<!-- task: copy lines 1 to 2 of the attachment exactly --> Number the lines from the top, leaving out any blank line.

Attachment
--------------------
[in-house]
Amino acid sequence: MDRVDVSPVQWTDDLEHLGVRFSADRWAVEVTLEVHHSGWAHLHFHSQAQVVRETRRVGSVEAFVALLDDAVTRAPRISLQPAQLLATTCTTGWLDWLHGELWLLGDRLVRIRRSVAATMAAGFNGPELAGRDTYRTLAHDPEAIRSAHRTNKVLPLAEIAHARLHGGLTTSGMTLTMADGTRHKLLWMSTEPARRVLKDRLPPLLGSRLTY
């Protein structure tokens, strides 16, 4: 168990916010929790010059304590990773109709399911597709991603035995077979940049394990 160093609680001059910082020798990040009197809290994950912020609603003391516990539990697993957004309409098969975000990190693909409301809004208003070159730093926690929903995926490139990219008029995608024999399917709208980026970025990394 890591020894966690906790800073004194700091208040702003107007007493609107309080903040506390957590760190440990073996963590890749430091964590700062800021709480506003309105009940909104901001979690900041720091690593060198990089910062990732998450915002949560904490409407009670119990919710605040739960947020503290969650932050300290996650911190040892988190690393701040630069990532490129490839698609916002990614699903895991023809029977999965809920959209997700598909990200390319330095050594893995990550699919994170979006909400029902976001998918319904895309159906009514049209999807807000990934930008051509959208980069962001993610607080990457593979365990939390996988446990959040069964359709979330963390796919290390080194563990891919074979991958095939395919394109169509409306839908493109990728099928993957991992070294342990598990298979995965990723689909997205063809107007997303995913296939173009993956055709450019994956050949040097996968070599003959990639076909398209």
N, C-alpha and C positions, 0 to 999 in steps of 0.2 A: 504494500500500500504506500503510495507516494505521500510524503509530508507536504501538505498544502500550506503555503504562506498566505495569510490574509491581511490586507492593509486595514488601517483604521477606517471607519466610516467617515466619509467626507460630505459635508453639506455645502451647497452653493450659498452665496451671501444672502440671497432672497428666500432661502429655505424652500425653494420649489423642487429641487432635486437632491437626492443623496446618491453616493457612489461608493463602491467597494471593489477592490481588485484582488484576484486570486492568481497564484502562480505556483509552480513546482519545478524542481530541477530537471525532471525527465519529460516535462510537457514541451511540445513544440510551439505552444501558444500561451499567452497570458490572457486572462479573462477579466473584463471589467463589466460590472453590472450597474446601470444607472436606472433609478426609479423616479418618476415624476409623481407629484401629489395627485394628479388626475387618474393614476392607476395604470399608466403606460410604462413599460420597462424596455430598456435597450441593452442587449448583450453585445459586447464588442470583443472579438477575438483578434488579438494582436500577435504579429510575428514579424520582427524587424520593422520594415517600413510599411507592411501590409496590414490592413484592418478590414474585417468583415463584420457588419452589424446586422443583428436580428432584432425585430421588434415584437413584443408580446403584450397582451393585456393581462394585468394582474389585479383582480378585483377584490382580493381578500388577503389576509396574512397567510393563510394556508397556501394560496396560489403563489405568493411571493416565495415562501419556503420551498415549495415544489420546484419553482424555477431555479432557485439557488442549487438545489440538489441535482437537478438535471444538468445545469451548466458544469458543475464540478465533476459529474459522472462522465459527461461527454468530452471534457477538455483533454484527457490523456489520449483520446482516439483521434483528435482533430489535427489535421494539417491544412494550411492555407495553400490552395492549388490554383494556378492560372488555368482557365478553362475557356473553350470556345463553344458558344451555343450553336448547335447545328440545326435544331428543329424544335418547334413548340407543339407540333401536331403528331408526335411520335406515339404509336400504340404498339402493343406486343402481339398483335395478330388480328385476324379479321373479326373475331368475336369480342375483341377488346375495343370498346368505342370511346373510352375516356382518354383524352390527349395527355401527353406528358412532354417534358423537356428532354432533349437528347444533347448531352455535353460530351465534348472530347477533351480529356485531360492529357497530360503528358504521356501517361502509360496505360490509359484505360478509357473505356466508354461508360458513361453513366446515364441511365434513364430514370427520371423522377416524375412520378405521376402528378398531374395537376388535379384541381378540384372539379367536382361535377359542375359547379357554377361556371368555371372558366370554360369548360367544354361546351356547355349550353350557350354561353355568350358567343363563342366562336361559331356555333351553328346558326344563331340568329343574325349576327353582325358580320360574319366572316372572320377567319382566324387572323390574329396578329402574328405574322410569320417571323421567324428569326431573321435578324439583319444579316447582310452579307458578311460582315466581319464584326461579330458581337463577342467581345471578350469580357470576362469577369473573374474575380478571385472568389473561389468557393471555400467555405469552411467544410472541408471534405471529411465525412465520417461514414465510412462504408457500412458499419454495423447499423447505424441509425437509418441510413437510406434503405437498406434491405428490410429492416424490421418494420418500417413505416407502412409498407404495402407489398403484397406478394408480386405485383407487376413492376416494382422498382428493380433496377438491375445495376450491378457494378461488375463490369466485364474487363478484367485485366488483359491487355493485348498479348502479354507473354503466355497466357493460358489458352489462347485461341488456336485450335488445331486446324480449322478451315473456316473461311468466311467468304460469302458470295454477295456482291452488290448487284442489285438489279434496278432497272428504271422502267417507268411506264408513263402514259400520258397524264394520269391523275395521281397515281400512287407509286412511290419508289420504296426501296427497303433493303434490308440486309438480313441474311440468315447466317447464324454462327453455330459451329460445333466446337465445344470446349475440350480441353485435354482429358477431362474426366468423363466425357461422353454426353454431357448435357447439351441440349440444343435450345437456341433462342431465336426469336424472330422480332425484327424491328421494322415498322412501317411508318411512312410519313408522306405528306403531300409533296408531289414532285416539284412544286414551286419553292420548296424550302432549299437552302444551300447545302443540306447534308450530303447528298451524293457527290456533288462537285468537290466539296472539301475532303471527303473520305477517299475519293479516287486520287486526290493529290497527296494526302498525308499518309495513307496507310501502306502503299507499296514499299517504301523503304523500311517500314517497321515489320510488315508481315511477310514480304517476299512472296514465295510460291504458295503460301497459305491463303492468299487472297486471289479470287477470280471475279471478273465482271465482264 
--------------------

[in-house]
Amino acid sequence: MDRVDVSPVQWTDDLEHLGVRFSADRWAVEVTLEVHHSGWAHLHFHSQAQVVRETRRVGSVEAFVALLDDAVTRAPRISLQPAQLLATTCTTGWLDWLHGELWLLGDRLVRIRRSVAATMAAGFNGPELAGRDTYRTLAHDPEAIRSAHRTNKVLPLAEIAHARLHGGLTTSGMTLTMADGTRHKLLWMSTEPARRVLKDRLPPLLGSRLTY